Books make great gifts—and each of the titles we highlight here will provide readers with new stories and fresh perspectives to discuss at holiday gatherings.
The Sex Lives of African Women by Nana Darkoa Sekyiamah: a deep, intimate collection of stories about relationships and self-discovery—surprising, uplifting, and full of hope.
“The stories, as written by Sekyiamah, are mesmerizing. The women shared with her, and by extension with us, with true generosity.” —Glamour
The Town of Babylon by Alejandro Varela: an acclaimed queer coming-of-age story set in the suburbs of Long Island.
A FINALIST FOR THE 2022 NATIONAL BOOK AWARD FOR FICTION • A PUBLISHER’S WEEKLY “BEST BOOK OF 2022” • ONE OF THE MOST ANTICIPATED BOOKS OF 2022 – BuzzFeed, LitHub, Electric Literature, LGBTQ Reads, Latinx in Publishing
Home Bound by Vanessa Bee: a memoir that explores themes of belonging and home, mother-daughter relationships, globe-trotting, self-discovery.
“Readers of Home Bound will likely experience that pleasant rush of recognizing something personal in someone else’s reality, of answering, yes, home feels like this to me, too.” —Chicago Review of Books
Bad Fruit by Ella King: a smart thriller with a strong, biracial young female lead that centers around a complex mother-daughter relationship.
“A wild story of familial trauma and reckoning that never feels like a ‘trauma novel.’ —Sophia June, NYLON
Identitti by Mithu Sanyal: A darkly comedic satire about the outsized power of social media in the current debates about identity politics and the power of claiming your own voice.
“Provocative and knotty . . . Identitti is a bracing story, one in which Sanyal refuses to give us the easy way out.” —Olivia Craighead, The New York Times
Concerning Those Who Have Fallen Asleep by Adam Soto: a collection of strange and unsettling stories that explore the quiet spaces where the living and the dead haunt one another.
“Concerning Those Who Have Fallen Asleep is weird in all the best ways possible . . . These tales are plucked from bizarre worlds, from the blood of shadow creatures, from the tears of angels. Let them haunt you.” —Gabino Iglesias, author of The Devil Takes You Home
Dogs of Summer by Andrea Abreu: a story about two girls coming of age in the early aughts and a friendship that simmers into erotic desire over the course of one hot summer.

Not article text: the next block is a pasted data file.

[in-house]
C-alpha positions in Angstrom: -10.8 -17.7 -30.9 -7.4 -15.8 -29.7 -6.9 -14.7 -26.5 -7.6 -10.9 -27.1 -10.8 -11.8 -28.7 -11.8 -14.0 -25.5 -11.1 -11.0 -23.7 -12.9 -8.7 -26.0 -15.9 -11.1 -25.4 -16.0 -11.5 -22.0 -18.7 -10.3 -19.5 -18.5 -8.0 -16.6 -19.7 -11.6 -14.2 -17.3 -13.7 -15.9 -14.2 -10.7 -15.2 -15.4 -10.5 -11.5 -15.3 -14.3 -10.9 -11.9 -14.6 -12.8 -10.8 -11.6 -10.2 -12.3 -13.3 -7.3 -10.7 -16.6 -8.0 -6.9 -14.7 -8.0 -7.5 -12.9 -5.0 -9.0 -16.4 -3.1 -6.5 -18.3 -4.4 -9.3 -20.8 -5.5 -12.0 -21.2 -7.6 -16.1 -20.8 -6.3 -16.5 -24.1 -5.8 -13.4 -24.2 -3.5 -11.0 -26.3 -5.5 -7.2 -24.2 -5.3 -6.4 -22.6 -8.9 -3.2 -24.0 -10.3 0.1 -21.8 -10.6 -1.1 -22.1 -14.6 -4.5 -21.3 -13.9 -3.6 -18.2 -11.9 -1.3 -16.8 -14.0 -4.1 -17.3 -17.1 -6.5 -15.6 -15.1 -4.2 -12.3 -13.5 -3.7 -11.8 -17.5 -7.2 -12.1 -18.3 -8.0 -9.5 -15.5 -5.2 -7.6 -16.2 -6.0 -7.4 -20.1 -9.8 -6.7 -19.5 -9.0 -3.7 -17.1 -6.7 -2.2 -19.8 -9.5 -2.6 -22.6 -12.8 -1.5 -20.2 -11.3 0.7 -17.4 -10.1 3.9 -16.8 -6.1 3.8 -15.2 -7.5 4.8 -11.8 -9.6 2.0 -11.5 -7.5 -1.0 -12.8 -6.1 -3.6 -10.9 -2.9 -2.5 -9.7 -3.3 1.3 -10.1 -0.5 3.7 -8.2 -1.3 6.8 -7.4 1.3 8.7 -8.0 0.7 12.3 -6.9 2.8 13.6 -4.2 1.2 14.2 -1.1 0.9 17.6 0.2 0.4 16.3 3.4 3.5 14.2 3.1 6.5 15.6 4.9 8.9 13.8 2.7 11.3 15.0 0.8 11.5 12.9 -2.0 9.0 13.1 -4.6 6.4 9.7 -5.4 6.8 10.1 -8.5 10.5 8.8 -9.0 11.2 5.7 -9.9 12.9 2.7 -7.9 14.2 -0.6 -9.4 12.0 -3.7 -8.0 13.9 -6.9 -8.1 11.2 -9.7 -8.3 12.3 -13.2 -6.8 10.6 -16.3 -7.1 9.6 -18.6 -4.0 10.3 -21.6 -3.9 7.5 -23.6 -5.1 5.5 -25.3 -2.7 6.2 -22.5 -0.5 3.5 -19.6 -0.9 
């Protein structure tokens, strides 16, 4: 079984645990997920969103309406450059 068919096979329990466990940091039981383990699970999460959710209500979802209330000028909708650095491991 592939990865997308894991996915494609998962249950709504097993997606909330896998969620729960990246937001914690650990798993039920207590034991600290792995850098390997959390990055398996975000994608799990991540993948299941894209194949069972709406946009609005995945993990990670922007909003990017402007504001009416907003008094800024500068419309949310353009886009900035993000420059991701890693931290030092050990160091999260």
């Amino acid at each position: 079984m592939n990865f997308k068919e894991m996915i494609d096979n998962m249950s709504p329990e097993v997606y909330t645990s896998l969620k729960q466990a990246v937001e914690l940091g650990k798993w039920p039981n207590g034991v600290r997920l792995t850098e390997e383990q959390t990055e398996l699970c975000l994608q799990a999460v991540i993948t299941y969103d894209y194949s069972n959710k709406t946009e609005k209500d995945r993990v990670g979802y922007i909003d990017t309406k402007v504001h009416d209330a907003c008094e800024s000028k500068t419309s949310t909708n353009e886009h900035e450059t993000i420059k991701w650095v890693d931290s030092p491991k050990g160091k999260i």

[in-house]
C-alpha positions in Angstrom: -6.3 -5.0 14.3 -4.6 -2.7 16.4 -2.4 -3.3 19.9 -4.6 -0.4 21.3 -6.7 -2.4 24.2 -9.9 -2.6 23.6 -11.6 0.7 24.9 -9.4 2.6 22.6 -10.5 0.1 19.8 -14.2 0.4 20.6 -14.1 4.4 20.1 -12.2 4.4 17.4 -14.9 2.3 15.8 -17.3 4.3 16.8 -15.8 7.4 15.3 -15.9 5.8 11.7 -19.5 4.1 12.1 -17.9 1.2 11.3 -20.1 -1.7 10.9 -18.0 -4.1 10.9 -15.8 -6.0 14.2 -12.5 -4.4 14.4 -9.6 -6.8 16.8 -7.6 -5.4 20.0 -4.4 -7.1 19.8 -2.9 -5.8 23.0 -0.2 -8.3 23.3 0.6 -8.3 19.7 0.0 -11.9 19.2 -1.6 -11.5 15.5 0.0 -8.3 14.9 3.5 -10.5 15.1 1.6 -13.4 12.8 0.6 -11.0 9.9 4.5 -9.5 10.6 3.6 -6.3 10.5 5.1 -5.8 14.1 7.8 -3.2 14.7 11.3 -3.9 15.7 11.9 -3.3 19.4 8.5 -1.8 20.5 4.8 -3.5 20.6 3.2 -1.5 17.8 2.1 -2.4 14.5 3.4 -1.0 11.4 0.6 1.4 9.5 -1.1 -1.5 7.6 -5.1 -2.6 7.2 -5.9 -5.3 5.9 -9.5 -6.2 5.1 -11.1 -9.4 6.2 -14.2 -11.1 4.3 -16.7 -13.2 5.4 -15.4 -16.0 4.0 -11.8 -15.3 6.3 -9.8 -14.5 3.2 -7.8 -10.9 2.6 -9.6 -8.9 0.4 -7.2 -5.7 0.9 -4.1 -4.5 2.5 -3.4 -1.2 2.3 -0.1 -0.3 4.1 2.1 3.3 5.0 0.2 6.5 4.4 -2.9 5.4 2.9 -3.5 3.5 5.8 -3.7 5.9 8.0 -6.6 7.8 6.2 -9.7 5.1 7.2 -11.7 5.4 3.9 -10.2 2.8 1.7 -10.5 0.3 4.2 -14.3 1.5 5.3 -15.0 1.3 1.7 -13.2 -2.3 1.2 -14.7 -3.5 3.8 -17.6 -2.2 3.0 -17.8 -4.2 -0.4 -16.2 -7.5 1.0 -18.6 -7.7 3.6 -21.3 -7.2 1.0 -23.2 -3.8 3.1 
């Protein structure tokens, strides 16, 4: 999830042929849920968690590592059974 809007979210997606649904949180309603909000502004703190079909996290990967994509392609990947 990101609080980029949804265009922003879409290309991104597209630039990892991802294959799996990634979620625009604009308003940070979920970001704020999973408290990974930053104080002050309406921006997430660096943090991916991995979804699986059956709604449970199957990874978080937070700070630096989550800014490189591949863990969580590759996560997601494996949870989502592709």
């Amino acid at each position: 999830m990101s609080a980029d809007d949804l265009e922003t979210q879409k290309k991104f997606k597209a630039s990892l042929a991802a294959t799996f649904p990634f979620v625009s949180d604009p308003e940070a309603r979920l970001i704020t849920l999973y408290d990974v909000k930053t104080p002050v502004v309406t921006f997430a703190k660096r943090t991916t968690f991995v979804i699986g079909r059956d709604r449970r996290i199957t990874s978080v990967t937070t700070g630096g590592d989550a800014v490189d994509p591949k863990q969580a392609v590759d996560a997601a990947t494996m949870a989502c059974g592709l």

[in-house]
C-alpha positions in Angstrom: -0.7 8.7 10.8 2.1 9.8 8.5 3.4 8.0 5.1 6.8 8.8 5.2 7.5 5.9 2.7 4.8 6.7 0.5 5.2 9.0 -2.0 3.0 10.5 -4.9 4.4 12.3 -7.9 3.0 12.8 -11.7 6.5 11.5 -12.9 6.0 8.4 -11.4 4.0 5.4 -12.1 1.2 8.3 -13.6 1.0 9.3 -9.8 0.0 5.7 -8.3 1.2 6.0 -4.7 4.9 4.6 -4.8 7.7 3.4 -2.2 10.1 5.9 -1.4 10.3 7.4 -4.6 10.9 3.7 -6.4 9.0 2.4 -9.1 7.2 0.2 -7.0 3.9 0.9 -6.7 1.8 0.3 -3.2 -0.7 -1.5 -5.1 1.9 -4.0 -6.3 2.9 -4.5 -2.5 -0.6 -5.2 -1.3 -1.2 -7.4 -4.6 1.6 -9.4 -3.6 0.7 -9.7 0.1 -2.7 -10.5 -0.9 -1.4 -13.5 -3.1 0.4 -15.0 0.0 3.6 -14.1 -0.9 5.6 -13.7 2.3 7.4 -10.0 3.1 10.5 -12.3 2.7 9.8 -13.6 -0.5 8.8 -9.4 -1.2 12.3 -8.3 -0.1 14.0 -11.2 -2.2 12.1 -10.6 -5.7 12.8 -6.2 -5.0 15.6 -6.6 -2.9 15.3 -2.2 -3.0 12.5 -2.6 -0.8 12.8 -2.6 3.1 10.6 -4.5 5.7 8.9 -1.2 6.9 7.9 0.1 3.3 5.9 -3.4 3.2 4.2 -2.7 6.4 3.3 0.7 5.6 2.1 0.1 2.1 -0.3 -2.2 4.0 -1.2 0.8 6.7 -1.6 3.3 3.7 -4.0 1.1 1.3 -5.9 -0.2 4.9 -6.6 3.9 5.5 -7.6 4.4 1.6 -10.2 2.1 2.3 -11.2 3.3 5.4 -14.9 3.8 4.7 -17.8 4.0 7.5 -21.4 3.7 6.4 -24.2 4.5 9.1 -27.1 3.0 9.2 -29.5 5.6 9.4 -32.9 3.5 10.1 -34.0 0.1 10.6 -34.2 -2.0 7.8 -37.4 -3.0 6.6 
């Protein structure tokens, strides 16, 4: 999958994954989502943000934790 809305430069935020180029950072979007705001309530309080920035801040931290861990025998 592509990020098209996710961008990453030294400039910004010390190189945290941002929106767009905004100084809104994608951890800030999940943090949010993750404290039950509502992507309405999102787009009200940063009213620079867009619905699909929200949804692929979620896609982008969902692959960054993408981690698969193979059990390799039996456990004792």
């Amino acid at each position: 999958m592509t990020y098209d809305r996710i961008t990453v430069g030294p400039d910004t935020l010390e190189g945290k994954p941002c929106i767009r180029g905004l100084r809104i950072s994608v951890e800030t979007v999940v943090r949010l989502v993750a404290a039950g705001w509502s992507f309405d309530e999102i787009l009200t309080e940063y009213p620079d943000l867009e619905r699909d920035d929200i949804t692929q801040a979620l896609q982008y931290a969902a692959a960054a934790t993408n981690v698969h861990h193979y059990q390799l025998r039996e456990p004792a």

“[A] firecracker of a debut . . . Abreu’s novel, in Julia Sanches’s sparkling translation, is a revelation, perfectly capturing a festering summer of meltdowns and shrinking horizons.” —Anderson Tepper, The New York Times
No Country for Eight-Spot Butterflies by Julian Aguon: a collection of essays full of wisdom and reflections on love, grief, joy, and triumph, with an offer to join the author in a hard-earned hope for a better world.
A Michelle Obama “Reach Higher” Fall 2022 reading list pick • “Aguon’s book is for everyone, but he challenges history by placing indigenous consciousness at the center of his project . . . the most tender polemic I’ve ever read.” —Lenika Cruz, The Atlantic
Dreaming of You by Melissa Lozada-Oliva: A macabre novel in verse of loss, longing, and identity crises following a poet who resurrects pop star Selena from the dead.
“A macabre love story that casts an inquisitive eye on Latinidad, womanhood, and celebrity worship.” —Keely Weiss, Harper’s Bazaar
Encapsulating millennial ennui and middle-class boredom, Gunk Baby is an inventive and deliberate novel from a fresh, new, exciting voice.
“A dissociative meditation on a world that has come to feel increasingly meaningless . . . [Lau’s] prose combines the languid torpor of Michael Bible with the unease of Yoko Ogawa’s more macabre work.” ―Declan Fry, The Guardian
Becoming Abolitionists by Derecka Purnell: A call to imagine a more just society.
“Becoming Abolitionists provides a blueprint for each of us to begin to run, dream, and experiment toward a just and livable future.” —The Nation
Takedown by Farah Nayeri: An exploration of some of the most pressing issues facing museums, galleries, collectors, and the other actors responsible for elevating and censoring art throughout history, and the democratizing movements shaping the art world today.
“Beautifully written, thoughtful and thought provoking, relevant to our times.”—Azar Nafisi, author of Reading Lolita in Tehran